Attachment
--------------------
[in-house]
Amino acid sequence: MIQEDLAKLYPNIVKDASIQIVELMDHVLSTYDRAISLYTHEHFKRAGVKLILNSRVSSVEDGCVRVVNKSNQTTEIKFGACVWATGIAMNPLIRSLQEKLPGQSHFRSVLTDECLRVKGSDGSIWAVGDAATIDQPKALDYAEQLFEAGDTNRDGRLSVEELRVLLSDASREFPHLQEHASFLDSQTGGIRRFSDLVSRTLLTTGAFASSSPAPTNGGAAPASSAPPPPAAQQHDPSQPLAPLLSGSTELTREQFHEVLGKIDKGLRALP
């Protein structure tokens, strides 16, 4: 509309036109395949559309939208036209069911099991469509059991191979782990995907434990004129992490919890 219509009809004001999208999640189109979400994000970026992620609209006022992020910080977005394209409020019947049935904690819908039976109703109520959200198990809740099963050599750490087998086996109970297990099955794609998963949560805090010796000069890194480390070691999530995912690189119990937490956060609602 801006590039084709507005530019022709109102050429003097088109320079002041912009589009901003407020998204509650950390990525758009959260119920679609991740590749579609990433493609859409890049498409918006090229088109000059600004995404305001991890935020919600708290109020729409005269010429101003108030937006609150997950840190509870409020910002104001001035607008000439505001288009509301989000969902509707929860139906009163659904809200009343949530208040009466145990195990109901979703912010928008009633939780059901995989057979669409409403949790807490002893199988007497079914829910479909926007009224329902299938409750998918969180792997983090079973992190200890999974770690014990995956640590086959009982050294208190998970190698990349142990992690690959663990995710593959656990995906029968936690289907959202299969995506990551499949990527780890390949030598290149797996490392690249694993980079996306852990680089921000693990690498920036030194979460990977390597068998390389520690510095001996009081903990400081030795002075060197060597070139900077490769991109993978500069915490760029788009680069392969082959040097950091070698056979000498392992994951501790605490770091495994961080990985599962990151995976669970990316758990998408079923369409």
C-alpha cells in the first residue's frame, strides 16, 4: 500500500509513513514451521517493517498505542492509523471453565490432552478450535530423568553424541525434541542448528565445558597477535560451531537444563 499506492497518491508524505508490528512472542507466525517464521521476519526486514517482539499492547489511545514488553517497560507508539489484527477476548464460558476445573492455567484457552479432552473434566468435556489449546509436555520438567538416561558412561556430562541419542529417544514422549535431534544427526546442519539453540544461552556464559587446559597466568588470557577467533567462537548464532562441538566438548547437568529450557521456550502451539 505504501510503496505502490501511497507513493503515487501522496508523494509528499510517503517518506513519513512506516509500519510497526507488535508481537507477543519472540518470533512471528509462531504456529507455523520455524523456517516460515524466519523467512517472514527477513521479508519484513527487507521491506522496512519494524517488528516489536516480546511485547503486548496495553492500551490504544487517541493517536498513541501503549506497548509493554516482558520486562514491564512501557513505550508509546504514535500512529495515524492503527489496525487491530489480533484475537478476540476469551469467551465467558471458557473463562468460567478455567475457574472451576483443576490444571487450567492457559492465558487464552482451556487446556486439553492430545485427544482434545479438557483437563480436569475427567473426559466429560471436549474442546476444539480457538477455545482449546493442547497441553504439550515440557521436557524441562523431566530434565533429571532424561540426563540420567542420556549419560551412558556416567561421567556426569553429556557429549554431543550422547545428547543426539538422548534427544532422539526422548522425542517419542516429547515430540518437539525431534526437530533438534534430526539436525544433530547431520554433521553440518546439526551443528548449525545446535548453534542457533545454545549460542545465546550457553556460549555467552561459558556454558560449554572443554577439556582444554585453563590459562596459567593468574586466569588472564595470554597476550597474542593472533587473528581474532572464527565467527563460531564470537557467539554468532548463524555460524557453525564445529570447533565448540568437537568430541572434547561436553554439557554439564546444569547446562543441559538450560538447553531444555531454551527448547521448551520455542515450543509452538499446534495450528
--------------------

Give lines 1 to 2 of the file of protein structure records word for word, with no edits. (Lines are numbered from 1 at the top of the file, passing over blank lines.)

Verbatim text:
[in-house]
Amino acid sequence: MIQEDLAKLYPNIVKDASIQIVELMDHVLSTYDRAISLYTHEHFKRAGVKLILNSRVSSVEDGCVRVVNKSNQTTEIKFGACVWATGIAMNPLIRSLQEKLPGQSHFRSVLTDECLRVKGSDGSIWAVGDAATIDQPKALDYAEQLFEAGDTNRDGRLSVEELRVLLSDASREFPHLQEHASFLDSQTGGIRRFSDLVSRTLLTTGAFASSSPAPTNGGAAPASSAPPPPAAQQHDPSQPLAPLLSGSTELTREQFHEVLGKIDKGLRALP